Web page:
"I was the only ranger down there who hiked," Peter said. "They had a truck, and they held it to the road with their body weight."
Into the Adirondacks
Peter always had his eyes trained on the state's northern highlands, so he put his name in for a job in the Adirondacks. When he was offered a new "wilderness forest ranger" position in the High Peaks, he took it and moved to the region with his wife, Ann.
Peter walked into a mess. The forest was littered with trash, the trails were widened by hiker traffic and the alpine vegetation — the low-growing tundra plants that only live on the highest mountains in the Adirondacks — was being trampled and was in danger of getting wiped out.
And then there was the camping situation. Peter described a free-for-all scene in which tents lined popular trails, like the Mount Van Hoevenberg trail up Marcy, and hugged shorelines and waterways.
"In '76 Marcy Dam was called Day-Glo City because there were tents everywhere," Peter said. "You just saw color all the way around the pond."
In Peter's mind that had to change, so he set out to change it. He crafted and got passed a new regulation which forbade camping within 150 feet of a waterbody or trail except at DEC-designated campsites. Rules are meaningless without enforcement, so that was the next step.
Peter likes to joke around with people, but there is also a serious side to him that's firmly rooted in conviction. He doesn't prescribe to an authoritarian approach and instead favors education, and he used that to get his message into hikers' heads.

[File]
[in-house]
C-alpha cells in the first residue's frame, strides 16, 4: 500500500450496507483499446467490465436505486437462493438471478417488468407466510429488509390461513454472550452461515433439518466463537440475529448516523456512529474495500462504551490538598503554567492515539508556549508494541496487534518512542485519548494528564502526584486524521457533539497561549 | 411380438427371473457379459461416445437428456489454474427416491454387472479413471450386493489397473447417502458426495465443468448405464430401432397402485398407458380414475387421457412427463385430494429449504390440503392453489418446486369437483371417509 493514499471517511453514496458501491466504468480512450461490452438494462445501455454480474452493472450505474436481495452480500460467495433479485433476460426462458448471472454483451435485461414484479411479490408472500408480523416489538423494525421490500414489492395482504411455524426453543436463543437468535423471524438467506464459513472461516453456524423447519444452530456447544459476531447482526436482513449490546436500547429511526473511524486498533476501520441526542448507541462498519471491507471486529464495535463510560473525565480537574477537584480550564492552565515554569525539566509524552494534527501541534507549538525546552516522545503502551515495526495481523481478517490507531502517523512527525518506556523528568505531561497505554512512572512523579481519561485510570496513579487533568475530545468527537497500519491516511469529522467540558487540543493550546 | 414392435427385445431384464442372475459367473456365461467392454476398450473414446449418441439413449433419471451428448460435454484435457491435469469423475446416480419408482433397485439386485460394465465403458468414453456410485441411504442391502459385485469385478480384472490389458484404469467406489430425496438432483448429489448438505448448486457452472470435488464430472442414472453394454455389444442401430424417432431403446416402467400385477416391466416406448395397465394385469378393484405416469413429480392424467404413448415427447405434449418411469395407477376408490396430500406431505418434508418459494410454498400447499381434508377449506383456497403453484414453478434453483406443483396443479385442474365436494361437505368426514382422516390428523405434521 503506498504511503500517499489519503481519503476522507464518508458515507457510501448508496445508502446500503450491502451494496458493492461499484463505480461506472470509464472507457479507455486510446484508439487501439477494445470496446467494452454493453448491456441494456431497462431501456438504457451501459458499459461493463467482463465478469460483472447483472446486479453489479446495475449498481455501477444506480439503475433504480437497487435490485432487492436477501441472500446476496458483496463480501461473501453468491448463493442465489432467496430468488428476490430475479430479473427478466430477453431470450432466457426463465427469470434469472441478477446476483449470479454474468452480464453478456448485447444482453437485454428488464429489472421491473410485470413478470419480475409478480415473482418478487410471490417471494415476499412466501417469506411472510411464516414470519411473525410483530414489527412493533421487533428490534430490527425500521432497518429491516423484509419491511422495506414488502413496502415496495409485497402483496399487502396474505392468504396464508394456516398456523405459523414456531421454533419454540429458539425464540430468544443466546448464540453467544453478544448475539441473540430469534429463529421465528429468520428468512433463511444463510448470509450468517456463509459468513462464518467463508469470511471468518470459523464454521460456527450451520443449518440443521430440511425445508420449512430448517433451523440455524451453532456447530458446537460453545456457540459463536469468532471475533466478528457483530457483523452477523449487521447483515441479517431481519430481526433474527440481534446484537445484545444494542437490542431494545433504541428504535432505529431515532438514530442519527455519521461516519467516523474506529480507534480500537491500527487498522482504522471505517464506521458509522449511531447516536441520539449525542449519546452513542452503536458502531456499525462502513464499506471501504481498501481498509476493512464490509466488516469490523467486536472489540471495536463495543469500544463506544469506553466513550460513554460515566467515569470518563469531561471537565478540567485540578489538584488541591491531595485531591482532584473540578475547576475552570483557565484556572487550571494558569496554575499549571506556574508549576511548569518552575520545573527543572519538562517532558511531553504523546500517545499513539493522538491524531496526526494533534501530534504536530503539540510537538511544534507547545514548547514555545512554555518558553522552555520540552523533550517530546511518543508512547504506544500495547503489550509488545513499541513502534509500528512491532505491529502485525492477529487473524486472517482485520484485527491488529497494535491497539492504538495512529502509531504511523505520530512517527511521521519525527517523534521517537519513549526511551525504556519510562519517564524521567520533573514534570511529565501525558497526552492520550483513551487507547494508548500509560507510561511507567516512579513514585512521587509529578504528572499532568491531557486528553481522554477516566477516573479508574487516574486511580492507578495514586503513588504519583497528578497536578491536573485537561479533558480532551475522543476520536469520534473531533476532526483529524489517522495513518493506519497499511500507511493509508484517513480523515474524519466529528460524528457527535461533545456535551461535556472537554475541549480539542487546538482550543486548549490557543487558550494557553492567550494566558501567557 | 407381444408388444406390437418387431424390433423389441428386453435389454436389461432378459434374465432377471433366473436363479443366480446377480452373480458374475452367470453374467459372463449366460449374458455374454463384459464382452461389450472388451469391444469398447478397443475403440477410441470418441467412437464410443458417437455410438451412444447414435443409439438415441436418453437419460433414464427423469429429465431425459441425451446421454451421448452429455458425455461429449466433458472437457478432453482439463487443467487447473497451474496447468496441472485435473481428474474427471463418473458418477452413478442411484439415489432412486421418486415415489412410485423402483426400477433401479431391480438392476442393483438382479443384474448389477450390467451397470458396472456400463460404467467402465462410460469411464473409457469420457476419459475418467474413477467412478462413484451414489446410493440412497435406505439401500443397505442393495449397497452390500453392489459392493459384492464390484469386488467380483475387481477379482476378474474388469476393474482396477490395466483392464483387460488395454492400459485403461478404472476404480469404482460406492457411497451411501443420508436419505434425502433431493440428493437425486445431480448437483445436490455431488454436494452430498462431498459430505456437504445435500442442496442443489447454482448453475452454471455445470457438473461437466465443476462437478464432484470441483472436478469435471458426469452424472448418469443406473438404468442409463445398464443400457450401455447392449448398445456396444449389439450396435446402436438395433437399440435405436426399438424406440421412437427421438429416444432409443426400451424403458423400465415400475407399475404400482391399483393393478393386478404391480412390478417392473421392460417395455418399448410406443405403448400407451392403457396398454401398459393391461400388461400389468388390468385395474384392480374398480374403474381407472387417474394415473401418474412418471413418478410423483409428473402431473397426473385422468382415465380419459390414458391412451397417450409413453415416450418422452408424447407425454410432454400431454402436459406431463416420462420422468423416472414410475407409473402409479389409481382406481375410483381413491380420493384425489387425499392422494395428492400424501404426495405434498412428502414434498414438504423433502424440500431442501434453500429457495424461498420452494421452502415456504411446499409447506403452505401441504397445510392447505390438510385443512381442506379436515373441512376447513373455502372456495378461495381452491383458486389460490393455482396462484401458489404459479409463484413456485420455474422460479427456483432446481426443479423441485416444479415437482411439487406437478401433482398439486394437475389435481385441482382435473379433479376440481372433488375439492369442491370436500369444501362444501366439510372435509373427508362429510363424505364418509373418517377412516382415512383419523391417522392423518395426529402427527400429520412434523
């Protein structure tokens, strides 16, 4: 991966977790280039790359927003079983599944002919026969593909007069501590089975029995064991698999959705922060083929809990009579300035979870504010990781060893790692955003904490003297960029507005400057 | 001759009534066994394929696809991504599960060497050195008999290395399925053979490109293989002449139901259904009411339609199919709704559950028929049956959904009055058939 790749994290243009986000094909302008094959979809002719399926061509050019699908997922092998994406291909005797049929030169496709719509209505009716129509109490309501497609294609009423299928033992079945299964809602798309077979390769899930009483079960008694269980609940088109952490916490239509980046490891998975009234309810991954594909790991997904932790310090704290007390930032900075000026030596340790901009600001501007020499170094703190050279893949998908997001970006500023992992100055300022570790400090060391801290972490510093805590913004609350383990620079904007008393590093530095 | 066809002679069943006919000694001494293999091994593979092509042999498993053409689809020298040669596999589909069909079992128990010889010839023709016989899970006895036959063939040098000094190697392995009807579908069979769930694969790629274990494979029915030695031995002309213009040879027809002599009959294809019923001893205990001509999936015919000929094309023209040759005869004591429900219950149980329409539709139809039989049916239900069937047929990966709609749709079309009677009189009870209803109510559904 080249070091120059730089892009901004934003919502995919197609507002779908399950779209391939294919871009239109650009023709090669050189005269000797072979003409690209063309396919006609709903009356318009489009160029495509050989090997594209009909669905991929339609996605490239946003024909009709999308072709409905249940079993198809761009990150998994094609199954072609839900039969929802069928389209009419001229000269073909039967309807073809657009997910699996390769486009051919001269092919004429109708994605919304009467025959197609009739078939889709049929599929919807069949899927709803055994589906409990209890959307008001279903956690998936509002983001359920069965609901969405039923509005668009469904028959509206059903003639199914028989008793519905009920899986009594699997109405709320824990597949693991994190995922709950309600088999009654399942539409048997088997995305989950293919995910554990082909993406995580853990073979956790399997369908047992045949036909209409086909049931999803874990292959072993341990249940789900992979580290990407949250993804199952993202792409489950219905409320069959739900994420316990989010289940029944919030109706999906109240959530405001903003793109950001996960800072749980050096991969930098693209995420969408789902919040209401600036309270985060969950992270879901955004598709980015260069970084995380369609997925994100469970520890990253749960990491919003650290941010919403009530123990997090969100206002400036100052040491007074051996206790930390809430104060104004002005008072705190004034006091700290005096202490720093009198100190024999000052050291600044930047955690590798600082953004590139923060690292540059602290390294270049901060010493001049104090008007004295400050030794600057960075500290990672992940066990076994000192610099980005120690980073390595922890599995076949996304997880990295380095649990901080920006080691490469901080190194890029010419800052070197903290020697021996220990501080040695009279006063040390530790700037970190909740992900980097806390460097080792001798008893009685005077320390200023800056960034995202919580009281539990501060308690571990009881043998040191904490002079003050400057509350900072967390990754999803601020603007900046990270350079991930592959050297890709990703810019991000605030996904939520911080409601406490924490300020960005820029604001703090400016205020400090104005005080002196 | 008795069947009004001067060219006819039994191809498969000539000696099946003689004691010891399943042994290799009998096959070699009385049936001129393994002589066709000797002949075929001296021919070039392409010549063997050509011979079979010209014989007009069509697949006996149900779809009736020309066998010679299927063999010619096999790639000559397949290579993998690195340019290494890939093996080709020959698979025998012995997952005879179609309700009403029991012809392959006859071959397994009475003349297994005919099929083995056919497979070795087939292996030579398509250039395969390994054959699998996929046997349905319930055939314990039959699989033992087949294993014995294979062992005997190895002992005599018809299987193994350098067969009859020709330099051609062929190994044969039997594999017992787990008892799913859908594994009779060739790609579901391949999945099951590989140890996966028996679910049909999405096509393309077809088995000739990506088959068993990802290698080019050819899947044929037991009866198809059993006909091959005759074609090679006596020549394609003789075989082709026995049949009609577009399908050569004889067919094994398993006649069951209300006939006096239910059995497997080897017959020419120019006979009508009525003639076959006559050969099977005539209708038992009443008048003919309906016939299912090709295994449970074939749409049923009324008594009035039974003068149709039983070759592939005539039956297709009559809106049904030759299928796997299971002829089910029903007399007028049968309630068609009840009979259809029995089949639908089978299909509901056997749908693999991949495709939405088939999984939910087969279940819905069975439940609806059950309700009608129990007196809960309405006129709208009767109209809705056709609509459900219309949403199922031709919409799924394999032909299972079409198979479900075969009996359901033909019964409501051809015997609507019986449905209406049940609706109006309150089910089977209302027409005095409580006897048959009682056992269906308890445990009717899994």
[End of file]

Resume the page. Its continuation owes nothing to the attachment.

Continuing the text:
To enforce backcountry regulations, Peter would tell people to correct their wrongdoings and explain why what they did was bad for the forest and for the experience of other hikers. If they didn't comply, he'd threaten to hike them out of the woods and into a courtroom, where they'd be fined. That usually worked. His approach was as simple as it was fair: Give people a chance to learn from their mistakes and they'll become better citizens who don't resent the role of forest rangers. The funny thing is, it worked. Garbage is a rare sight in the High Peaks, most camping is confined to specific areas and the trails look better than they did 40 years ago.
"I felt my role was education, and law enforcement is education," Peter said. "I always simplified my job as protecting the environment from the people and, conversely, protecting the people from the environment."